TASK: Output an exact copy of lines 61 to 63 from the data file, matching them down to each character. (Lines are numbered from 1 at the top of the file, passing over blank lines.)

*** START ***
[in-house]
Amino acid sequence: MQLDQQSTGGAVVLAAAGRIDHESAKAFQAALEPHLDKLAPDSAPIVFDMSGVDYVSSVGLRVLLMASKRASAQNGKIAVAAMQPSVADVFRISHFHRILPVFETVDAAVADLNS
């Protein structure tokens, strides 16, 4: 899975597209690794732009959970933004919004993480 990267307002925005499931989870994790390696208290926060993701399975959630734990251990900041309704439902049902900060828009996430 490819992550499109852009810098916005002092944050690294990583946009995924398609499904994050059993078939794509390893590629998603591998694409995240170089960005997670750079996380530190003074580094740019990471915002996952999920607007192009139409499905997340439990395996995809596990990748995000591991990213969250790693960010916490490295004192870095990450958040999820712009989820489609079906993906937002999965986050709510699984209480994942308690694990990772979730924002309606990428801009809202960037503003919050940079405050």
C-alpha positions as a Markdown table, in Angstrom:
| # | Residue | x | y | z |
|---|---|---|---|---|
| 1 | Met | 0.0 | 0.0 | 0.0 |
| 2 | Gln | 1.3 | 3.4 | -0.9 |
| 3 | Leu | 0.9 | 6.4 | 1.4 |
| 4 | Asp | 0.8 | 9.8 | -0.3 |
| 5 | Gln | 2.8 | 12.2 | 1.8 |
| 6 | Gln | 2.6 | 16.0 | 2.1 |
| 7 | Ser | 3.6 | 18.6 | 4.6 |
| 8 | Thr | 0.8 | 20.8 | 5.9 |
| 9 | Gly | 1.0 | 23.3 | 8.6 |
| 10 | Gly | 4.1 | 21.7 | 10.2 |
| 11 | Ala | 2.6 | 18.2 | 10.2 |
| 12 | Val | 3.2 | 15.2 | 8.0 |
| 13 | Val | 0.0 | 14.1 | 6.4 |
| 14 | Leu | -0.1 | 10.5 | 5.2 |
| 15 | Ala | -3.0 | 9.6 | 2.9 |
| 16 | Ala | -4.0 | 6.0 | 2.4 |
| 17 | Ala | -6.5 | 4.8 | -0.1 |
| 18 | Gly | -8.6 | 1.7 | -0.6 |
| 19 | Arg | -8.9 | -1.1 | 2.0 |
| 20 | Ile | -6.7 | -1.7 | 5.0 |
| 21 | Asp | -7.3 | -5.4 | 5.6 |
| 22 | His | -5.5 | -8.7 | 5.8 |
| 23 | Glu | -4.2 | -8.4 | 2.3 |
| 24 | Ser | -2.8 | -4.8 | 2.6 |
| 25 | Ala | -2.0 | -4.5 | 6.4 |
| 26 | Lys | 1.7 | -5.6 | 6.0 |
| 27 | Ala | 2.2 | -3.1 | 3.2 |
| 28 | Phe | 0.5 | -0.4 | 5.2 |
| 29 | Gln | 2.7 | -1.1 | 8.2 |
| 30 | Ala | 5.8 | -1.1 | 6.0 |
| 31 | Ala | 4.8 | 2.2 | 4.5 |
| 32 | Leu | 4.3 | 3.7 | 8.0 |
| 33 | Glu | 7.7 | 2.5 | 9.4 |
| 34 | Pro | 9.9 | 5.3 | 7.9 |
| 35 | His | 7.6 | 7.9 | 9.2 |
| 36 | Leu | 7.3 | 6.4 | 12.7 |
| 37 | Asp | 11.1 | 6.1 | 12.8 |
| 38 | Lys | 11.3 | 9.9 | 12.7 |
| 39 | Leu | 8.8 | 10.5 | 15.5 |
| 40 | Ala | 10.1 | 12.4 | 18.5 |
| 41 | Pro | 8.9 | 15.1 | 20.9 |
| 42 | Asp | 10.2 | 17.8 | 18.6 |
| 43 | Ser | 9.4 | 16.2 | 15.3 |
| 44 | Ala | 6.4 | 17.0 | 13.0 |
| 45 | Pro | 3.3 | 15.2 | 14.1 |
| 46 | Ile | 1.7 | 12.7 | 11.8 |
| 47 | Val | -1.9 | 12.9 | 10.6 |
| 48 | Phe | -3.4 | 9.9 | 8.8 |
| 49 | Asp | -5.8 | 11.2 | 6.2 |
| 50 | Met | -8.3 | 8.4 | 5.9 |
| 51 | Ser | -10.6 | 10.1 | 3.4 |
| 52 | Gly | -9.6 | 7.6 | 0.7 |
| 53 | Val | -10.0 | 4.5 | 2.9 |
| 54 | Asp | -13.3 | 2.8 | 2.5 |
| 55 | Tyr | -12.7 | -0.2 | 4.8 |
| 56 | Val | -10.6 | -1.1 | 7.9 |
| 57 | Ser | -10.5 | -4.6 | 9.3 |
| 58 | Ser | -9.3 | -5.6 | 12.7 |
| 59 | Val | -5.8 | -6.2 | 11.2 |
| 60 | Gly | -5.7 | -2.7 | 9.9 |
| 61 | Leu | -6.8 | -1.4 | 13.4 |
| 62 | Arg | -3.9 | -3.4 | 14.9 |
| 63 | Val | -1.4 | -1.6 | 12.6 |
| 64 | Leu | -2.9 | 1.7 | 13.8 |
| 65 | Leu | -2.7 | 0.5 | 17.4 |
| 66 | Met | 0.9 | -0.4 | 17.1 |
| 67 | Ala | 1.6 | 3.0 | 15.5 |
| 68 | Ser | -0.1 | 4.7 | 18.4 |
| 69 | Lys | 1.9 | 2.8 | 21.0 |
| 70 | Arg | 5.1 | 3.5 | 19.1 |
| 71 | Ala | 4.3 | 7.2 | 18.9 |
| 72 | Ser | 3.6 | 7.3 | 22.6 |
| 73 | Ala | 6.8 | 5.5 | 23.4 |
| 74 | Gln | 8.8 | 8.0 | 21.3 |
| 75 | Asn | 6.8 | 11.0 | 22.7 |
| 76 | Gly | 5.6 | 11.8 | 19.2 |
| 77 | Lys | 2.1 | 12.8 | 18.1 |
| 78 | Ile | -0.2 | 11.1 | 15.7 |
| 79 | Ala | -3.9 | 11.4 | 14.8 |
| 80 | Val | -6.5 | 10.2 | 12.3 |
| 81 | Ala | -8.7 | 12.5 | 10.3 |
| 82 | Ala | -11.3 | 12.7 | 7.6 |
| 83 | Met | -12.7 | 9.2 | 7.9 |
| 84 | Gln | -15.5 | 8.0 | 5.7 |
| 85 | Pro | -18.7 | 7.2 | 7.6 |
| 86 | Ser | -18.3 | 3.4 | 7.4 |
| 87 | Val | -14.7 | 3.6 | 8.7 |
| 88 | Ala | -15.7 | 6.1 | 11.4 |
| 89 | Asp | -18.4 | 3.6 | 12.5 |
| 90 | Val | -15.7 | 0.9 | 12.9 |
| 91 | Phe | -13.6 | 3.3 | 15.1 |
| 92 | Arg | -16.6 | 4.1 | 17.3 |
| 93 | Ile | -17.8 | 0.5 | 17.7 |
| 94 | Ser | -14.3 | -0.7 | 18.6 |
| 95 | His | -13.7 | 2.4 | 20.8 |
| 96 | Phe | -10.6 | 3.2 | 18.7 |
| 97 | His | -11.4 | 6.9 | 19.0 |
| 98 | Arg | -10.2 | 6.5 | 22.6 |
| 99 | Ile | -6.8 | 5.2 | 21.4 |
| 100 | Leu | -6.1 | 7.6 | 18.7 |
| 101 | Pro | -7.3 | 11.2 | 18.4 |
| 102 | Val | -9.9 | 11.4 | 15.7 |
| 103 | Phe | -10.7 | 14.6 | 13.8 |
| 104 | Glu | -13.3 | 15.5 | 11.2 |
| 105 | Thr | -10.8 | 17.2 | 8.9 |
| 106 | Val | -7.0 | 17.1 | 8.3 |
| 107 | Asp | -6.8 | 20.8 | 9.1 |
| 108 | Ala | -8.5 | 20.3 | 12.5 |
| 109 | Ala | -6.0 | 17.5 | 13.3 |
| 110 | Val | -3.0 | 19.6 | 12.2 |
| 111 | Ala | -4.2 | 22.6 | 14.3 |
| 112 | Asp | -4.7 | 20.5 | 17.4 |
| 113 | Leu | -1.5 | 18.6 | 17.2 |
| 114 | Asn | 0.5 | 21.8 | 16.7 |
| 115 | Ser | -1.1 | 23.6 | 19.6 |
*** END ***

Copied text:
| 55 | Tyr | -12.7 | -0.2 | 4.8 |
| 56 | Val | -10.6 | -1.1 | 7.9 |
| 57 | Ser | -10.5 | -4.6 | 9.3 |